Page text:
It is the centre of art-world fashion. It is usually bad, boring and pretentious. So what is it that video art is trying to do that television can't do better?by Ben Lewis / October 22, 2005 / Leave a comment
Published in October 2005 issue of Prospect Magazine
There is nowadays only one kind of artist who can obtain a solo show at a leading public art gallery with only seven works to his or her name while still less than 30 years of age. A video artist.
Evidence of this is the show that Nick Relph (26) and Oliver Payne (28) are enjoying for a month at the Serpentine Gallery. Both the Haunch of Venison and White Cube galleries are also exhibiting video art. It is the drug of choice among the young of the art world. But it is easy to overdose on this powerful tranquiliser and lapse into a catatonic state.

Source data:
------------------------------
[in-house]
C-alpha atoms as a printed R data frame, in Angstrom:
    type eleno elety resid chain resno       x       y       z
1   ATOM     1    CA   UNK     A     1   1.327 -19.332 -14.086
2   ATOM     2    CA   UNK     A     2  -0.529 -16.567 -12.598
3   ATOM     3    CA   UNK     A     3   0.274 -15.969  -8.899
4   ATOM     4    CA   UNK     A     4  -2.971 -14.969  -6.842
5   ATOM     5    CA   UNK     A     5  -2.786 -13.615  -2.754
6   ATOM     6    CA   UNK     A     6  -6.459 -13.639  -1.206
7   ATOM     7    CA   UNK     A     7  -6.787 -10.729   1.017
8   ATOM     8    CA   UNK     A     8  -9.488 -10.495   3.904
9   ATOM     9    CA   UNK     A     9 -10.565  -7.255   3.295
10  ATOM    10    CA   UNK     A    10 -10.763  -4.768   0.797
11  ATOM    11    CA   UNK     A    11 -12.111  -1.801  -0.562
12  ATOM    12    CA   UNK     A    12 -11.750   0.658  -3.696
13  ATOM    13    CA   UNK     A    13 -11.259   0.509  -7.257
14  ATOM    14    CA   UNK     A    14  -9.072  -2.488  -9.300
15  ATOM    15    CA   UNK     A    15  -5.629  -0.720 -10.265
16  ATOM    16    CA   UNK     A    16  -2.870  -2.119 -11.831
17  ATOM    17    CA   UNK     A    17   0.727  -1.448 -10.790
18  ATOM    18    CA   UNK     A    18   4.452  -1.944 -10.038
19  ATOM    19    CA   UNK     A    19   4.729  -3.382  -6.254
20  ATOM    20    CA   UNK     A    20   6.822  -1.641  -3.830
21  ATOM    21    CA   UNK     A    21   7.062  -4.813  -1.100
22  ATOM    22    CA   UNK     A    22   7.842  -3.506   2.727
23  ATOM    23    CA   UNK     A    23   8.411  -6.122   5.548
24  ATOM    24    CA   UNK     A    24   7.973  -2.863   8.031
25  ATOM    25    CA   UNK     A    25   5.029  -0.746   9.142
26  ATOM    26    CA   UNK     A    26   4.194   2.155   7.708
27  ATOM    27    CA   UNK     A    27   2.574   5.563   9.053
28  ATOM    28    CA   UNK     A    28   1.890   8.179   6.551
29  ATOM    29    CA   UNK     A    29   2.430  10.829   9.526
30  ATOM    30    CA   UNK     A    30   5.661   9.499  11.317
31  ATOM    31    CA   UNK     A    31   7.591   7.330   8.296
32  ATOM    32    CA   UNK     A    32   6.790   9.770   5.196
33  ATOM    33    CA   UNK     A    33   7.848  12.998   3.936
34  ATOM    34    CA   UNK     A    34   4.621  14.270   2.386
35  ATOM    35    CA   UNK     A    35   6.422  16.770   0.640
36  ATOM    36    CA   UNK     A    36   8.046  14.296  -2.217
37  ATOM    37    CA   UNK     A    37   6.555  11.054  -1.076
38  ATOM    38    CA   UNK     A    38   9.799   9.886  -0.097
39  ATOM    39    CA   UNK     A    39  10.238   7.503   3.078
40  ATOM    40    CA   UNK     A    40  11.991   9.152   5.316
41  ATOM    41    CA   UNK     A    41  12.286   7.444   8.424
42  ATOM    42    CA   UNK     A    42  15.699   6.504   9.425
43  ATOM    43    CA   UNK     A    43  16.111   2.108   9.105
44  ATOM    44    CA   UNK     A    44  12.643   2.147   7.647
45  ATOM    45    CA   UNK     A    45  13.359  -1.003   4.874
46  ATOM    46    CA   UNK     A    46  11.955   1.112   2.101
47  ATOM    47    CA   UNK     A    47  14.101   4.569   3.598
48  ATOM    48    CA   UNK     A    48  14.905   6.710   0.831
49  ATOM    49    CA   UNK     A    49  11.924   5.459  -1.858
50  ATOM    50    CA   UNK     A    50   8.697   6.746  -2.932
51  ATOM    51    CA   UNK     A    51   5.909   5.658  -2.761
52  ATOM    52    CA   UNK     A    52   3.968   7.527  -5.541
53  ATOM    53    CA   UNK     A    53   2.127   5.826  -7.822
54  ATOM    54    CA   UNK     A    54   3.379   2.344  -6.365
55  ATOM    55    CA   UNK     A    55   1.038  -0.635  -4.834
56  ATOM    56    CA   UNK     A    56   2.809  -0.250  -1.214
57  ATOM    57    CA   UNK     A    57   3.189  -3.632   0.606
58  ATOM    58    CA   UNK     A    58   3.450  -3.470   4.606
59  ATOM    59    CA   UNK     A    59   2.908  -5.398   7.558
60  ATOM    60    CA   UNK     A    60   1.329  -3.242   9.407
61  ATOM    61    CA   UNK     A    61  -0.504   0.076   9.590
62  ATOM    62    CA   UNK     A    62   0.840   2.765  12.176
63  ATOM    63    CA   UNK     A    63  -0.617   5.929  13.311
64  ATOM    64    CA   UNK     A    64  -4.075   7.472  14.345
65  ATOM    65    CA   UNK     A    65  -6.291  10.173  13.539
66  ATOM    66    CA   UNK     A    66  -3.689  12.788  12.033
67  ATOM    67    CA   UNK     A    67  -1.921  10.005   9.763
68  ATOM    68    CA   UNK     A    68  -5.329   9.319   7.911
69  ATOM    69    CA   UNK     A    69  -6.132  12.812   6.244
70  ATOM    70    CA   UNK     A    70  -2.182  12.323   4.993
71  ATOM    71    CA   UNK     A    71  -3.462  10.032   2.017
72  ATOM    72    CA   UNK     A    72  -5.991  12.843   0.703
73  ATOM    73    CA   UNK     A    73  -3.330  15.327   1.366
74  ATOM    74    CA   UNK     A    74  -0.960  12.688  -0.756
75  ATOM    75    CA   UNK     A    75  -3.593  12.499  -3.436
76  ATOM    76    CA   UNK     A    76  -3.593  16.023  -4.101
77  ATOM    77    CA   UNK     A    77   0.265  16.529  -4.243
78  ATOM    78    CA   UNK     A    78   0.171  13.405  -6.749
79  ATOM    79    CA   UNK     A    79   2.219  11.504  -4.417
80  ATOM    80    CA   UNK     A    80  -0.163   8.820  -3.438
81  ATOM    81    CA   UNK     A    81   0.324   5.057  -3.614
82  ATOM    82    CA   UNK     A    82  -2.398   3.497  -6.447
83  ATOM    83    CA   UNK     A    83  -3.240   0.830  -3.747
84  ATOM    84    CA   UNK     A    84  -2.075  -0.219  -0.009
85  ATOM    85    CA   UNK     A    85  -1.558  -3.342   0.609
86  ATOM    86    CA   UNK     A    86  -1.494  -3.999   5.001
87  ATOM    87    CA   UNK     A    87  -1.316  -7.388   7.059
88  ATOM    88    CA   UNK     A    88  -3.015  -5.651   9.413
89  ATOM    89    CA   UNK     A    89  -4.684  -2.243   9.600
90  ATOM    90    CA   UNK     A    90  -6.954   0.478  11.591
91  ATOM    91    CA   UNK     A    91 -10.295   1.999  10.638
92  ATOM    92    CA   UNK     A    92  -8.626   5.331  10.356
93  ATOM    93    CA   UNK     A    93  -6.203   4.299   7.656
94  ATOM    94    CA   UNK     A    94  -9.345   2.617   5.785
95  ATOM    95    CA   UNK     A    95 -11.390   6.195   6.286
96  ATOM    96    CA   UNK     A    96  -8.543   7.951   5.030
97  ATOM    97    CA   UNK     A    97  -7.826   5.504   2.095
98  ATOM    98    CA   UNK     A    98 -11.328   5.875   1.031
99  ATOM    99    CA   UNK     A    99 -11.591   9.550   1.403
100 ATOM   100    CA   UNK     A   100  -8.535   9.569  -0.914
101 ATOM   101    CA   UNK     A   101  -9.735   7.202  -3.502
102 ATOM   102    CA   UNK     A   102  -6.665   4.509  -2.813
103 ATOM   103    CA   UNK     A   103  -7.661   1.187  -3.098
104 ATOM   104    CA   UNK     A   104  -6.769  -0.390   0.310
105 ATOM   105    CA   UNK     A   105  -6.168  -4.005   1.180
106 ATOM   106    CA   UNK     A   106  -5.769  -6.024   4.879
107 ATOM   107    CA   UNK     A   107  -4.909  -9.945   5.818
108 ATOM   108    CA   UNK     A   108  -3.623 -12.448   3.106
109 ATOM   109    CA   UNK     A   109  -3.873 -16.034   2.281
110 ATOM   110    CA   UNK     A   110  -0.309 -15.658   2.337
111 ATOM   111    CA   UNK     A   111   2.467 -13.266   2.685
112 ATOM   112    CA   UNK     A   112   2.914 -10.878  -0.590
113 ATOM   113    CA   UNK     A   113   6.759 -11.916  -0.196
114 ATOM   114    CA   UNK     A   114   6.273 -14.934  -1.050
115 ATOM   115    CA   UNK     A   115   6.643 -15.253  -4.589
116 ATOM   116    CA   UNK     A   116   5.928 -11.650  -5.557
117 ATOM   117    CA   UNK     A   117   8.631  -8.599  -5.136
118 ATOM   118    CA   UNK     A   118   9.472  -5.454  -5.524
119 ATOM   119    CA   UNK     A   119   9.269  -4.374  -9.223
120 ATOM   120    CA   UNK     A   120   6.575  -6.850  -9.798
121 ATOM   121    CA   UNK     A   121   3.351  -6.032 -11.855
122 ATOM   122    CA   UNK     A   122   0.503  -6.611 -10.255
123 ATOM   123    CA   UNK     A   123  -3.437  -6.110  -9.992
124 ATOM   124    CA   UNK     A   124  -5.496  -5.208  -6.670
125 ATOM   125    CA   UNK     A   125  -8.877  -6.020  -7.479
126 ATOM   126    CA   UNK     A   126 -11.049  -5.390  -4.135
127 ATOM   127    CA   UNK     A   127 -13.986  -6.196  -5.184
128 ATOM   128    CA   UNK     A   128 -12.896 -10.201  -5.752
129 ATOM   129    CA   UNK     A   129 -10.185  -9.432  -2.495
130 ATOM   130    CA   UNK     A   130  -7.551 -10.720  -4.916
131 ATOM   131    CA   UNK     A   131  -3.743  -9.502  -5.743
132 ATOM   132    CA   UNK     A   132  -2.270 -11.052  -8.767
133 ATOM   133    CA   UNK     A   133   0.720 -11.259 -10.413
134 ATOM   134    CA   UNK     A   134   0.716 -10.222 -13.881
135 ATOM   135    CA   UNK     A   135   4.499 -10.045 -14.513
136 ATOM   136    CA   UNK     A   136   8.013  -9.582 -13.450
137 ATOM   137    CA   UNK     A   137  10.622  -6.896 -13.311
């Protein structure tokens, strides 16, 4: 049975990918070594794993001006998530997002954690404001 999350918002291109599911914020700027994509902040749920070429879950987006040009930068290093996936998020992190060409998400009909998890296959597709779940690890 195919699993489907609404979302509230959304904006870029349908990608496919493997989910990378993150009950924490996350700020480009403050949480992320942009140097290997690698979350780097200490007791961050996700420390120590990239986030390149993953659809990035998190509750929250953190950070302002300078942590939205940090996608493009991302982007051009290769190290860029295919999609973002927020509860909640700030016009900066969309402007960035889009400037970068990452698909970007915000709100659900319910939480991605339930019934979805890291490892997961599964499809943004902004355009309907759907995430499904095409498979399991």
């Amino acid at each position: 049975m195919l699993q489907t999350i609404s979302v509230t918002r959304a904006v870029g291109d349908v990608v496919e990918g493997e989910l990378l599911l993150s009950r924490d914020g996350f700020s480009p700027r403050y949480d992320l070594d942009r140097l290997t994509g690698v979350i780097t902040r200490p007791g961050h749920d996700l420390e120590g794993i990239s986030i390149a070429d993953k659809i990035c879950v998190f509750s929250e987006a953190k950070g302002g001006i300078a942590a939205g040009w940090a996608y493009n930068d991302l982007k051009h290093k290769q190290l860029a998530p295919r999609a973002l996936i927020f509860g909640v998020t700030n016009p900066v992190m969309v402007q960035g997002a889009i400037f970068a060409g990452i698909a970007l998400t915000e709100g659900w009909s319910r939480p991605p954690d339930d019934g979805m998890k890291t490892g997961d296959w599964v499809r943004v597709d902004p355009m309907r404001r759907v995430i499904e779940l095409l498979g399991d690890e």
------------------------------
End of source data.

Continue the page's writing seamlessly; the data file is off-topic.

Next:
This year’s Venice biennale was swamped with overhead projectors and wobbly blown-up DV images. Why is there so much video art? It occasionally has something to do with the talent of the artists, though not often enough to measure scientifically. But most of the time it has to do with the fact that curators are more naive when it comes to video than other mediums. And that is because art theory is particularly accommodating towards video art.